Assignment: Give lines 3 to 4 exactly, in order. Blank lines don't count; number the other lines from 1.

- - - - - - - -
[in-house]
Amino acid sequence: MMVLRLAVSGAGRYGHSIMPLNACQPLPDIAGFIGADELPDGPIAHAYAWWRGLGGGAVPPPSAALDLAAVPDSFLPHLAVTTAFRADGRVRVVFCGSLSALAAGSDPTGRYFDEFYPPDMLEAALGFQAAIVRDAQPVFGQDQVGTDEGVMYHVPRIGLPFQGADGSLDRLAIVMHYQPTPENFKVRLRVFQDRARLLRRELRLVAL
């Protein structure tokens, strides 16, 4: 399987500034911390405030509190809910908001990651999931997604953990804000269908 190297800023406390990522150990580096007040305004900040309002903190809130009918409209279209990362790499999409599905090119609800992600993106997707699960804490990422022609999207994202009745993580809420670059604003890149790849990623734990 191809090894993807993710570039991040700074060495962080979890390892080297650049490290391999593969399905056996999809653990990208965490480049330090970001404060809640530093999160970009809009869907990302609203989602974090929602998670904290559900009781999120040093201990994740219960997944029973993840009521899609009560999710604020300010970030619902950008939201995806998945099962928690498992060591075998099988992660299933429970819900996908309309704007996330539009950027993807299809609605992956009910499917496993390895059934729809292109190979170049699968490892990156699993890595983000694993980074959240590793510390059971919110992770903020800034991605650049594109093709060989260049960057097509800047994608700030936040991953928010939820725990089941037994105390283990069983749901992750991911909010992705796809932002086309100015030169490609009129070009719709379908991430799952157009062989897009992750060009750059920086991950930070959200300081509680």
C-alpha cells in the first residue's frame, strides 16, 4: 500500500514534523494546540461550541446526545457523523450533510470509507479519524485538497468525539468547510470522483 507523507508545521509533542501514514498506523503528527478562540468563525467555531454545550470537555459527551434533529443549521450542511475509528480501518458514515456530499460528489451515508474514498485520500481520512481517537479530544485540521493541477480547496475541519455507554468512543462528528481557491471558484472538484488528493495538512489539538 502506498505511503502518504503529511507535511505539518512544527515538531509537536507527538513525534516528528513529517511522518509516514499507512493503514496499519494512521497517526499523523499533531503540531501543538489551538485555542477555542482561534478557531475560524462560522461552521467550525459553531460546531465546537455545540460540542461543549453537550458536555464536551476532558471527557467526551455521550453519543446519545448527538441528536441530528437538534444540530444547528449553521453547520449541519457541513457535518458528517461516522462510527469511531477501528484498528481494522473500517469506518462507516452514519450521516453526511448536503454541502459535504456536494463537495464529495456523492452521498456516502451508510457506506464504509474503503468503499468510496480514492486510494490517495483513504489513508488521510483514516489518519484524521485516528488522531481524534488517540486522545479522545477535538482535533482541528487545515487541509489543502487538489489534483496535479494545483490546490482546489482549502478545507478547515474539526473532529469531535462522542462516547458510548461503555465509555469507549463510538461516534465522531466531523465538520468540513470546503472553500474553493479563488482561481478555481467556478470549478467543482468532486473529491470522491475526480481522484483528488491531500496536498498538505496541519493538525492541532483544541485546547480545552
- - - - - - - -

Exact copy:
């Protein structure tokens, strides 16, 4: 399987500034911390405030509190809910908001990651999931997604953990804000269908 190297800023406390990522150990580096007040305004900040309002903190809130009918409209279209990362790499999409599905090119609800992600993106997707699960804490990422022609999207994202009745993580809420670059604003890149790849990623734990 191809090894993807993710570039991040700074060495962080979890390892080297650049490290391999593969399905056996999809653990990208965490480049330090970001404060809640530093999160970009809009869907990302609203989602974090929602998670904290559900009781999120040093201990994740219960997944029973993840009521899609009560999710604020300010970030619902950008939201995806998945099962928690498992060591075998099988992660299933429970819900996908309309704007996330539009950027993807299809609605992956009910499917496993390895059934729809292109190979170049699968490892990156699993890595983000694993980074959240590793510390059971919110992770903020800034991605650049594109093709060989260049960057097509800047994608700030936040991953928010939820725990089941037994105390283990069983749901992750991911909010992705796809932002086309100015030169490609009129070009719709379908991430799952157009062989897009992750060009750059920086991950930070959200300081509680």
C-alpha cells in the first residue's frame, strides 16, 4: 500500500514534523494546540461550541446526545457523523450533510470509507479519524485538497468525539468547510470522483 507523507508545521509533542501514514498506523503528527478562540468563525467555531454545550470537555459527551434533529443549521450542511475509528480501518458514515456530499460528489451515508474514498485520500481520512481517537479530544485540521493541477480547496475541519455507554468512543462528528481557491471558484472538484488528493495538512489539538 502506498505511503502518504503529511507535511505539518512544527515538531509537536507527538513525534516528528513529517511522518509516514499507512493503514496499519494512521497517526499523523499533531503540531501543538489551538485555542477555542482561534478557531475560524462560522461552521467550525459553531460546531465546537455545540460540542461543549453537550458536555464536551476532558471527557467526551455521550453519543446519545448527538441528536441530528437538534444540530444547528449553521453547520449541519457541513457535518458528517461516522462510527469511531477501528484498528481494522473500517469506518462507516452514519450521516453526511448536503454541502459535504456536494463537495464529495456523492452521498456516502451508510457506506464504509474503503468503499468510496480514492486510494490517495483513504489513508488521510483514516489518519484524521485516528488522531481524534488517540486522545479522545477535538482535533482541528487545515487541509489543502487538489489534483496535479494545483490546490482546489482549502478545507478547515474539526473532529469531535462522542462516547458510548461503555465509555469507549463510538461516534465522531466531523465538520468540513470546503472553500474553493479563488482561481478555481467556478470549478467543482468532486473529491470522491475526480481522484483528488491531500496536498498538505496541519493538525492541532483544541485546547480545552